An image that makes us “feel queasy in the pit of the stomach,” Paul Shupe says. “. . . because along with the surge of righteous adrenaline that is produced when Jesus shifts into his prophet mode comes the sneaking fear that we might have more in common with the targets of his judgment than with the righteousness of his cause.”[ii]
And the fact was that the moneychangers and merchants were providing a necessary service to the people. The moneychangers were exchanging Roman currency – coins with the image of the Emperor (who thought he was god) – for the temple money that was acceptable for making a temple offering. Merchants were ever present to provide various animals – calves, sheep, turtledoves – that were without blemish for acceptable sacrifice. What’s wrong with that, Jesus?
The thing is, Jesus wasn’t railing against the oppressive Roman government, here, or even the coopted Pharisees and chief priests.
The problem here is not just that Jesus was mad; but that he’s made at the church; and he’s mad at church people. Good church folk who had just settled into their faithful routines of daily/weekly prayer and worship, along with those who were trying to facilitate that routine.
“Thus the queasy feeling,” says Shupe.
Queasy, because this portrait – this picture – “pushes us to imagine Jesus entering our own sanctuaries, overturning our own cherished rationalizations [and time-honored traditions and mindless assumptions and tired old habits and smug complacency and self-serving biases] and [somehow] driving us out in the name of God.”
Jesus becomes outraged with the religious community because they have allowed the temple – this place of worship for all people – to be crowded out by other, personal concerns. They have turned the mystery of God into the routine of the mundane. They’ve trivialized what it means to worship in the house of God.
Feeling queasy yet?
Jesus comes storming into the temple to `radicalize’ their Sabbath routine.
Do you know what `radical’ means?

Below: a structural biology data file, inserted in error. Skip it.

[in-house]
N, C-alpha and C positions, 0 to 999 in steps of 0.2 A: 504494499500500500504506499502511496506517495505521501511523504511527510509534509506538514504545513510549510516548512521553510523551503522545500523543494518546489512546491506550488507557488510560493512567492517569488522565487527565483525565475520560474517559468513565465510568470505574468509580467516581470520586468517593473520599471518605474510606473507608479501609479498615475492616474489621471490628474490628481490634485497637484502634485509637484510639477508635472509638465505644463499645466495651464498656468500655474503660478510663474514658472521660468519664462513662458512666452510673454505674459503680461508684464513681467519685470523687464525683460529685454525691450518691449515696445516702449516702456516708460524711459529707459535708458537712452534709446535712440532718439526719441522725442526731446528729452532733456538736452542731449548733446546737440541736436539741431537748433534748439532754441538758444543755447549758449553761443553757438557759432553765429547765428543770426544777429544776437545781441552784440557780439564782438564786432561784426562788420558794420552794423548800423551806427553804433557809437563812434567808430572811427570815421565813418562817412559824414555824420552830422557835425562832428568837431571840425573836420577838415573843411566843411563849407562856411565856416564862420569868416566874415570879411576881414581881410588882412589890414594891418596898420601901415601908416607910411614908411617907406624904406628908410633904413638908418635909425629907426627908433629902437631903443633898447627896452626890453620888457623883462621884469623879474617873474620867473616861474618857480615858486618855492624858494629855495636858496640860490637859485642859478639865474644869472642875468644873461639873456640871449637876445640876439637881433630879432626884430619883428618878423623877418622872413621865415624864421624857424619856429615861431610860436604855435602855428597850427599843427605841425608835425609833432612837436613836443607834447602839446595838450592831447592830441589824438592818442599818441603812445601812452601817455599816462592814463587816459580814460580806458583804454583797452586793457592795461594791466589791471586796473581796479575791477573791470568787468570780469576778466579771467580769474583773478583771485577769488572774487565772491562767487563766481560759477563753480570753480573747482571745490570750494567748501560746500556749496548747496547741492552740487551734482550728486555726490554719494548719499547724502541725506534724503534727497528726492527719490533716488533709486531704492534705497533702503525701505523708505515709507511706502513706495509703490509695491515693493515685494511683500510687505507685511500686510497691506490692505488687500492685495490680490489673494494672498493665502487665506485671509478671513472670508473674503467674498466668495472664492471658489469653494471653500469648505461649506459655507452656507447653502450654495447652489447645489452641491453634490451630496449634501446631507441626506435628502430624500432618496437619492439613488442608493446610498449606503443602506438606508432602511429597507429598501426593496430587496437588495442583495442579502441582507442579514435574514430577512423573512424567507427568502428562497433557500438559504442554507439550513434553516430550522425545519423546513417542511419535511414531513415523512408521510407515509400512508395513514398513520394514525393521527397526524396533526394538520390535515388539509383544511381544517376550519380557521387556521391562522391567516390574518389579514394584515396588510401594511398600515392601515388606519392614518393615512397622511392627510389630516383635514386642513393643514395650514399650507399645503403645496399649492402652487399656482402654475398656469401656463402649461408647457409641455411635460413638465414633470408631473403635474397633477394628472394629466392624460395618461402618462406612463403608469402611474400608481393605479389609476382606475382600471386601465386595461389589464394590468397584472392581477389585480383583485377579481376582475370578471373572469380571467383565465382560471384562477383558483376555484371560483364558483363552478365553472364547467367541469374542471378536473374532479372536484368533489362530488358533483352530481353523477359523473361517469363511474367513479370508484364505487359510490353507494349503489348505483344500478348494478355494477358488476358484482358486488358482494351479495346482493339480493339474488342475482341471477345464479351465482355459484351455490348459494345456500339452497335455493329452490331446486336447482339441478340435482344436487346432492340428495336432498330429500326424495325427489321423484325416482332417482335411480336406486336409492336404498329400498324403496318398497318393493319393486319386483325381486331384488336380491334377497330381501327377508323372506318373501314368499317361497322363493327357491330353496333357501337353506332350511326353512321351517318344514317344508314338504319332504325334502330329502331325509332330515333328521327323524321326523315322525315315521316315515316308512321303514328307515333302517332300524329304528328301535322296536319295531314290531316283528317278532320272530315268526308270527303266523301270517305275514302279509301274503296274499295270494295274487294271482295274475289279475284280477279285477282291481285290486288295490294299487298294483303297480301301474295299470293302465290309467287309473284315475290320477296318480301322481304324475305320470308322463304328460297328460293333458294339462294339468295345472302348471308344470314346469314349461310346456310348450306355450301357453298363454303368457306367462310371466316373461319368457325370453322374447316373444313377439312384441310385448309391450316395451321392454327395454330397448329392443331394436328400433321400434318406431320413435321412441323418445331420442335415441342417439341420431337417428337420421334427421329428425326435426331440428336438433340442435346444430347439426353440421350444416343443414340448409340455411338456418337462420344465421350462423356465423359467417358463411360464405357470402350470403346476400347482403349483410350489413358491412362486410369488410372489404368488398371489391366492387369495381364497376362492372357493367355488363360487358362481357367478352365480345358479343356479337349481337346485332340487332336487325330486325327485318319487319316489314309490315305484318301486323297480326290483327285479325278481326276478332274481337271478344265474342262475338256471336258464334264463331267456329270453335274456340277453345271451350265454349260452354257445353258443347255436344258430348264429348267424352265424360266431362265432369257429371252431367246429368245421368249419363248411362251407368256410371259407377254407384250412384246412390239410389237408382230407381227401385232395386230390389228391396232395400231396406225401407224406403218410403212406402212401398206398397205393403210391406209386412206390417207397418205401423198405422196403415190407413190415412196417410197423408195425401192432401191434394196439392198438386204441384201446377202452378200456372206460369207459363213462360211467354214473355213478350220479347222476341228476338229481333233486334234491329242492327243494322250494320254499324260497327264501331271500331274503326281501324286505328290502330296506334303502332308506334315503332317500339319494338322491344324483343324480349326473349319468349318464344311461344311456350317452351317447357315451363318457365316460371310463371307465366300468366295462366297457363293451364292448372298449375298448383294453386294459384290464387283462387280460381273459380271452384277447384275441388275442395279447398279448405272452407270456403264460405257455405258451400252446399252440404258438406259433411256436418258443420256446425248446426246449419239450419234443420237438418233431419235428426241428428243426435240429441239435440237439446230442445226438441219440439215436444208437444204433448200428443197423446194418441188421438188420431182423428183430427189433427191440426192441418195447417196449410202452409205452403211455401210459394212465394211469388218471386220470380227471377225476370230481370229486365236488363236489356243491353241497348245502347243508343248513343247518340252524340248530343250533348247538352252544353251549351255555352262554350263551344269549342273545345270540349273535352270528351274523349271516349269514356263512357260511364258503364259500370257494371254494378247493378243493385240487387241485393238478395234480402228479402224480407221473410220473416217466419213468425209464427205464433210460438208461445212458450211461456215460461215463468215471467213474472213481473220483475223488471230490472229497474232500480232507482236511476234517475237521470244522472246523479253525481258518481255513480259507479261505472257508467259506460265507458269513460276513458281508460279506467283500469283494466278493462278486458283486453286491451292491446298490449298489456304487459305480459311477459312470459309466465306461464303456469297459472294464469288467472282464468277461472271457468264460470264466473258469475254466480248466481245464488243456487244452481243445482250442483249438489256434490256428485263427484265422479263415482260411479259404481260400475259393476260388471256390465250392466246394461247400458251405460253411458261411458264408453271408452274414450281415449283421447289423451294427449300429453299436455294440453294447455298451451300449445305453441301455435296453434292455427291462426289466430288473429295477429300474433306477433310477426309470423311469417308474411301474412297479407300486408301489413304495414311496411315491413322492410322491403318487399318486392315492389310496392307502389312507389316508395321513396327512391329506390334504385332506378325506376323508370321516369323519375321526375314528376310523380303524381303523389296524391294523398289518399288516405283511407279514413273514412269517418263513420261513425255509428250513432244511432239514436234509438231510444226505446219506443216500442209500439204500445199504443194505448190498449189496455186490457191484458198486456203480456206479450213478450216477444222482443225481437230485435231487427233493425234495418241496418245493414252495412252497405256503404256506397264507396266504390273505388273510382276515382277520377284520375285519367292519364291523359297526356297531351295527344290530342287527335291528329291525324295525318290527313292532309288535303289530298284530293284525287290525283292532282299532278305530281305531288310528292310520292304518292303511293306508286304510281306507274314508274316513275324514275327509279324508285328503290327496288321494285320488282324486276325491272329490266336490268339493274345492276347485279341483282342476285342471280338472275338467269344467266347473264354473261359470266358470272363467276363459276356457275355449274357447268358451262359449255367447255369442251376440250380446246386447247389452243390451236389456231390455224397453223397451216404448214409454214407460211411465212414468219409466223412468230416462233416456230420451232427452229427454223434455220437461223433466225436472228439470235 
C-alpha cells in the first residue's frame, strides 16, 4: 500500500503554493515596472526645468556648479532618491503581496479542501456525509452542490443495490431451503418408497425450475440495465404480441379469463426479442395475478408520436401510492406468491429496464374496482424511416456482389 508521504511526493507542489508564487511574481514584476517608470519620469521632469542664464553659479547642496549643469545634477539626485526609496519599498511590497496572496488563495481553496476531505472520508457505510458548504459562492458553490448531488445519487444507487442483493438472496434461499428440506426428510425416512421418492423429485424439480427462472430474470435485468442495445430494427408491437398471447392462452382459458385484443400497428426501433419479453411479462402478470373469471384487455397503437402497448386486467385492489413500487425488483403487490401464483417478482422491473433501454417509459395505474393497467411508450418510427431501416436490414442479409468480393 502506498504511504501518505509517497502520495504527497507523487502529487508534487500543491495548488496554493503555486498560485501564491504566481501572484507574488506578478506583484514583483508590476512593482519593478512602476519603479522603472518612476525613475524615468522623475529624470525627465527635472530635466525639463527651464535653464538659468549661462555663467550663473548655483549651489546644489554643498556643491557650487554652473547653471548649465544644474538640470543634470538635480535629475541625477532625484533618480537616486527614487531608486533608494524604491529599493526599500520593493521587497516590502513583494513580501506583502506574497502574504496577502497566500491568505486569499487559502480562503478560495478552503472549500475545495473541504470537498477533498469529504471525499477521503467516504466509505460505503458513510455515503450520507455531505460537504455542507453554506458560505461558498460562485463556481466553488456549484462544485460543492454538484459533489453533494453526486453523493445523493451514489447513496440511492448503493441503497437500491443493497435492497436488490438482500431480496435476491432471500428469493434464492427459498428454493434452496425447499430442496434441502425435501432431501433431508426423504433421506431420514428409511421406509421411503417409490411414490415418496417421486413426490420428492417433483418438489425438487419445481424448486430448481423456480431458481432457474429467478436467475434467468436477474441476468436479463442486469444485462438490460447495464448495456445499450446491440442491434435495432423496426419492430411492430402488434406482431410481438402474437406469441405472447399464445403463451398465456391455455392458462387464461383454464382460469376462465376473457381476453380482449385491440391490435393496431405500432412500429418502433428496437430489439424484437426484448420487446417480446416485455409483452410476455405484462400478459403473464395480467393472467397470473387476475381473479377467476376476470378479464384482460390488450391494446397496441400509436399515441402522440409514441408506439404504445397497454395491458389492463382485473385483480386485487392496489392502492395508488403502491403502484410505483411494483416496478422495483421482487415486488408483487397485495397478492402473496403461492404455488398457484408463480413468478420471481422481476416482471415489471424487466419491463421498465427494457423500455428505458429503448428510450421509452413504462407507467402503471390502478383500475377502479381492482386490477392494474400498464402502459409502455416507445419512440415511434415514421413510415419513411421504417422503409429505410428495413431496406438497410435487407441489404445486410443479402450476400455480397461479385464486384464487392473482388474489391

Certainly, `radical’ can mean `revolutionary,’ `extremist,’ `counter-cultural.’ All of which Jesus was vehemently – and ultimately violently – accused of being. But – interestingly enough – linguistically, radical means `relating to or proceeding from the root of something:’ `essential,’ `basic,’ `foundational,’ `fundamental,’ `profound,’ `pervasive.’
A good working definition for us today might well be: To profoundly change something back to its essential nature.
What Jesus did that day in the temple was take radical action in order to change the church’s worship back to its essential nature.
In my business that’s called church transformation.
In the comic strip Doonesbury, two yuppie-looking parents tell their child: “Alex, honey, Mom and I have been talking and we’ve decided it’s time for us to start attending church as a family.”
The child says, “Church? Church is boring.”
“We thought you might say that. All kids think that,” reassures the parents.
“Well, didn’t you think church was boring when you were a kid?” Alex says.
“Sure, I hated going,” says the father. “But church was good for me, so my parents made me stick it out. You (will) end up hating church, too, but you have to put in the pew time, like Mom and I did.”
“And what if I like it?” asks the child.
“Like it?” the parents look quizzically at each other. “We’ll, we’ll just cross that bridge when we get there honey.”
When worship becomes routine, even a chore, we become worship critics, judging everything according to our own tastes. We come to expect a routine order of worship, certain kinds of prayer, familiar hymns we like, preaching we can `get something out of.’